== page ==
MANSFIELD -- Employees of the Richland Soil and Water Conservation District are going on an 18-mile hike along the Black Fork River in January.
Commissioners from Richland and Crawford counties, during a joint ditch petition meeting Thursday afternoon, agreed to a request from Richland County Engineer Adam Gove to have RSWCD conduct an inventory along the river.
Along the way, workers will conduct a survey, counting and marking trees and logjams along and in the river between Mickey Road in Shelby and Ohio 13.
"It's not going to be a stroll along the bank," Gove said. "There is some rough terrain."
It's the next step in the proposed work, which began Feb. 24 when the City of Shelby and rural community members filed a a joint ditch petition, seeking to have the waterway cleared to reduce flooding.
The petition asks commissioners from the two counties "to study and examine the economic benefits to the City of Shelby and the approximately 70,000 acres of the agricultural community that lie within the petitioned watershed area."
Petitioners asked that the river be cleaned and maintained annually by removing felled trees, leaning trees, log jams and debris piles.
RSWCD Administrator Erica Thomas said Thursday her office was interviewing college interns on Friday and would use them in the effort, which will begin in early January, joined by agriculture technician Matt Wallace.
The six commissioners approved moving forward with the plan during a public hearing on Aug. 5, citing Gove's preliminary cost analysis that the benefits of the project would outweigh the costs.
During the public hearing in August, Gove said he estimated the clean-up project itself would cost $664,300, a one-time charge, while delivering an annual economic benefit of $423,700, mostly through improved crop production in fields affected by flooding.
There would also be an annual maintenance fee as needed, which would also be assessed to owners of 10,567 parcels covering about 70,000 acres.
The approval means Gove is tasked with developing more in-depth plans and preparation of final estimated costs for the joint commission to consider, a decision expected in late May.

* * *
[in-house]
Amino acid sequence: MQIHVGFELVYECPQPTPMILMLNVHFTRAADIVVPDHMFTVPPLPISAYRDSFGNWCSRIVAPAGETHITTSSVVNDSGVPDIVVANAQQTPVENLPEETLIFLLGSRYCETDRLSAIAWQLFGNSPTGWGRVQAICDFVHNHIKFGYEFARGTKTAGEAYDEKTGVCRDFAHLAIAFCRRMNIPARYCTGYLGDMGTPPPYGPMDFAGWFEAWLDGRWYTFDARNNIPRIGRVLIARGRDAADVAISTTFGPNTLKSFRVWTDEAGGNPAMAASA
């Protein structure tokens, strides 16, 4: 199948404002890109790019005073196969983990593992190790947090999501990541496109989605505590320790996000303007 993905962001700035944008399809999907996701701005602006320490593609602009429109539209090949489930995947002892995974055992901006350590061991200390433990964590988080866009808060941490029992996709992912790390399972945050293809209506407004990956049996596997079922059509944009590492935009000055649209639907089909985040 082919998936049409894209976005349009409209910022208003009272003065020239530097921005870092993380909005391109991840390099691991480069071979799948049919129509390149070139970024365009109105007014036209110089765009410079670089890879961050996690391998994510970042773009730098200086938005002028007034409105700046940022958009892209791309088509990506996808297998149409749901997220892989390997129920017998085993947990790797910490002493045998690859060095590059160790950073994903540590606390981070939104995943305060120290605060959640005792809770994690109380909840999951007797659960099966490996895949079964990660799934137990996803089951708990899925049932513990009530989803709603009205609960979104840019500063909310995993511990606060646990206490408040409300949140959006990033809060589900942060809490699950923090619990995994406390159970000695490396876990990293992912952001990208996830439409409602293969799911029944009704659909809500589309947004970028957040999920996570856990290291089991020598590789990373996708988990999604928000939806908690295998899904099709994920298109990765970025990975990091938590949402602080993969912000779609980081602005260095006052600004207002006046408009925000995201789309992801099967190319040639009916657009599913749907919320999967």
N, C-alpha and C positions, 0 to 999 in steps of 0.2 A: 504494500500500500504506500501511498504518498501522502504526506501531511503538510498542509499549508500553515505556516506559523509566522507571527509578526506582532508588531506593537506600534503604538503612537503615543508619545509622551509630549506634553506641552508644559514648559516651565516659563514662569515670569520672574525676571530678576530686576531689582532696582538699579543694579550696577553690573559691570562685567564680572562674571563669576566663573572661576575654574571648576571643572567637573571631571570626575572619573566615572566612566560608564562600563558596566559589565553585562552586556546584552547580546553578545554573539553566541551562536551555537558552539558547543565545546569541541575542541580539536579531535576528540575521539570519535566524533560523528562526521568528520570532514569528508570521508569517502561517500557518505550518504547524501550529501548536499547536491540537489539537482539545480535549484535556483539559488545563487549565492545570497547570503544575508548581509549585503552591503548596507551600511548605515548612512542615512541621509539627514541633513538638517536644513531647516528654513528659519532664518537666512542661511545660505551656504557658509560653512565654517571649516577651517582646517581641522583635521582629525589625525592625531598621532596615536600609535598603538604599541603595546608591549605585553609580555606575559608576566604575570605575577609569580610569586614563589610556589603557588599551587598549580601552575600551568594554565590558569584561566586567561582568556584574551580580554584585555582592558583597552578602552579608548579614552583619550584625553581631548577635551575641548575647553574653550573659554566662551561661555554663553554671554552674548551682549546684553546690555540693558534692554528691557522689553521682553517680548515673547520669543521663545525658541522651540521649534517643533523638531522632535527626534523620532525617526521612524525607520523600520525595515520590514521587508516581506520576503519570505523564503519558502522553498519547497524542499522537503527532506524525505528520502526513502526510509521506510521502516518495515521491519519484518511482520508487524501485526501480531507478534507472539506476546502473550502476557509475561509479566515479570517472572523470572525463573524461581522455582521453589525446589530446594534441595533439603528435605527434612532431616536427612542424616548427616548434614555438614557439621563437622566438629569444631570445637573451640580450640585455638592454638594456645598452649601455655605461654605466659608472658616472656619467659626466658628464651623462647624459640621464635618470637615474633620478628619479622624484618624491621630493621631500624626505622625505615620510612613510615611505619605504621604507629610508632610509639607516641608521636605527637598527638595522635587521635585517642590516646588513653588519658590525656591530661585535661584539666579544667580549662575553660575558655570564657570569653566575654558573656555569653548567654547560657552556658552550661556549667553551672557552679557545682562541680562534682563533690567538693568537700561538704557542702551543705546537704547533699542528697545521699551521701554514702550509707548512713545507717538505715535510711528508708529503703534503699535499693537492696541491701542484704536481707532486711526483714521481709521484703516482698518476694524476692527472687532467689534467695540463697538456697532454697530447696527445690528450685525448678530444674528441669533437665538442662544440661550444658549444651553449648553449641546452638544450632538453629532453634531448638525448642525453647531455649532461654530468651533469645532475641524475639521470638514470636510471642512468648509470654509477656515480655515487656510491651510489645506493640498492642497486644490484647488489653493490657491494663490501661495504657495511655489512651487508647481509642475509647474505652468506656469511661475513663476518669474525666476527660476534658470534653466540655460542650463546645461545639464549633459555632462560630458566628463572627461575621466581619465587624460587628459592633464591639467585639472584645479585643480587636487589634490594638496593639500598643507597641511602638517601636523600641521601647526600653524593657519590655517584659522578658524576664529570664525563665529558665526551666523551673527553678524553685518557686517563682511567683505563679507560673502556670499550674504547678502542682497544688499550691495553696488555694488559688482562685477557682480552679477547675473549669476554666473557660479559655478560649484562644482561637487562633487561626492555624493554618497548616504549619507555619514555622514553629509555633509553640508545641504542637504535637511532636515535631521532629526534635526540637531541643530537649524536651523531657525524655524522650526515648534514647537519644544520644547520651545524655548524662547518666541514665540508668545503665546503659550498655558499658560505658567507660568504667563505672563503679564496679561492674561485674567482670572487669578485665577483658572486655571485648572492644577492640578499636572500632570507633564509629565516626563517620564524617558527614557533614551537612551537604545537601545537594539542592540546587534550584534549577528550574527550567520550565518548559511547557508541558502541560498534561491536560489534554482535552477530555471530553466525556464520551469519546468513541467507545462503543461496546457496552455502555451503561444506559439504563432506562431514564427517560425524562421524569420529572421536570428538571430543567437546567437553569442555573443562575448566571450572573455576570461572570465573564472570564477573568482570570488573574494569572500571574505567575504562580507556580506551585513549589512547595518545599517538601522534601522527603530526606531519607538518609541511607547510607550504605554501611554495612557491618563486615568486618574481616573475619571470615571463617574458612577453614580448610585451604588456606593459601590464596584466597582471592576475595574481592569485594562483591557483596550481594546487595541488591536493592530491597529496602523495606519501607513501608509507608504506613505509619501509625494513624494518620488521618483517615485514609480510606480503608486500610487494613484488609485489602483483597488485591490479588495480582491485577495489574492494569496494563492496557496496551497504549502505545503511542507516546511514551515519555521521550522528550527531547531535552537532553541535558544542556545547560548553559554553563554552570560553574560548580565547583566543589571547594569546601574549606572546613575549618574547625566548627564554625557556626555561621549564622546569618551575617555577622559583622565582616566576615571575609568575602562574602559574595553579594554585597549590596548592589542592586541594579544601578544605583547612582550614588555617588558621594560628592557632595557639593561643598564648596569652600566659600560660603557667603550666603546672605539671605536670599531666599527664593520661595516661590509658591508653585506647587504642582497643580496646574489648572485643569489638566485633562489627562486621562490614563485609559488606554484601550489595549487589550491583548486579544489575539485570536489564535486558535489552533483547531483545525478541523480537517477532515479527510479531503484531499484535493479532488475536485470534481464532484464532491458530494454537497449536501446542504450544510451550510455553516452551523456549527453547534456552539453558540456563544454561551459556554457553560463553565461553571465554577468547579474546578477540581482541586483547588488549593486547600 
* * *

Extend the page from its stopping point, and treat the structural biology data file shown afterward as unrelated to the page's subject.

The inventory work is expected to cost between $20,000 and $30,000 and could take a couple of months, officials said. Funds for the work would come from the property owner assessments, if the decision is made to move forward.
Wallace, who filmed the entire 18-mile stretch with a drone earlier this year, said the inventory will require a closer inspection.
"It will take boots on the ground," he said Thursday.
According to Gove's preliminary estimate, for the construction costs, parcel owners within the defined flood plain would be assessed a one-time fee of $11.25 per acre with a minimum charge of $15. Parcel owners outside the flood plain would be assessed a one-time fee of $7.50 per acre with a minimum charge of $10.
The maintenance fund cannot exceed 20 percent of the initial project costs and would only be assessed if the maintenance work was needed after an annual inspection.
The maintenance assessments, if needed, would cost the parcel owner in the flood plain about $3.50 per acre per year and would be about $2 per acre per year for owners outside the flood plain.
Gove told commissioners in late August his office needs the winter months do to an inventory of the dead trees along the bank and the logjams in the river.
"We really need to get in there and identify and mark the trees that need to come down and look at the logjams," Gove said, adding the lack of vegetation during winter months makes it an easier process.
It's likely the tree removal would not begin until October 2022 due to the fact the area provides habitat for the Indiana brown bat, a federally endangered species. Gove said the work will need to be done between the end of September and the end of March, based upon federal regulations aimed at protecting the bat.